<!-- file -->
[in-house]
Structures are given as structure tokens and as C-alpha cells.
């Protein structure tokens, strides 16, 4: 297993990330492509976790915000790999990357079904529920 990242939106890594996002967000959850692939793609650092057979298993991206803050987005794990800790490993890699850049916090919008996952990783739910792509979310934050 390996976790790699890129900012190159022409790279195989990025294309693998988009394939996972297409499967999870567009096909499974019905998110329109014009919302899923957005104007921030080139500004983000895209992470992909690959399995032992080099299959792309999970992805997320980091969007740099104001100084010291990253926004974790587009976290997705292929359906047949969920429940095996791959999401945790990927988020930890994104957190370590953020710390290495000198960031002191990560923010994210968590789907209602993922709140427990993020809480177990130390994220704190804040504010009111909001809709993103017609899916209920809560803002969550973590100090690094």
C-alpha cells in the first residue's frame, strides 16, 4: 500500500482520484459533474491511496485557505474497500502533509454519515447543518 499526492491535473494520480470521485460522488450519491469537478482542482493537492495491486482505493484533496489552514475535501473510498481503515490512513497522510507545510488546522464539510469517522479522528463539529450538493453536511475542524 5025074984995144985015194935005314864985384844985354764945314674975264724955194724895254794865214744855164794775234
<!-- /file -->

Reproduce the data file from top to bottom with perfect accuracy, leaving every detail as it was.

[in-house]
Structures are given as structure tokens and as C-alpha cells.
């Protein structure tokens, strides 16, 4: 297993990330492509976790915000790999990357079904529920 990242939106890594996002967000959850692939793609650092057979298993991206803050987005794990800790490993890699850049916090919008996952990783739910792509979310934050 390996976790790699890129900012190159022409790279195989990025294309693998988009394939996972297409499967999870567009096909499974019905998110329109014009919302899923957005104007921030080139500004983000895209992470992909690959399995032992080099299959792309999970992805997320980091969007740099104001100084010291990253926004974790587009976290997705292929359906047949969920429940095996791959999401945790990927988020930890994104957190370590953020710390290495000198960031002191990560923010994210968590789907209602993922709140427990993020809480177990130390994220704190804040504010009111909001809709993103017609899916209920809560803002969550973590100090690094």
C-alpha cells in the first residue's frame, strides 16, 4: 500500500482520484459533474491511496485557505474497500502533509454519515447543518 499526492491535473494520480470521485460522488450519491469537478482542482493537492495491486482505493484533496489552514475535501473510498481503515490512513497522510507545510488546522464539510469517522479522528463539529450538493453536511475542524 5025074984995144985015194935005314864985384844985354764945314674975264724955194724895254794865214744855164794775234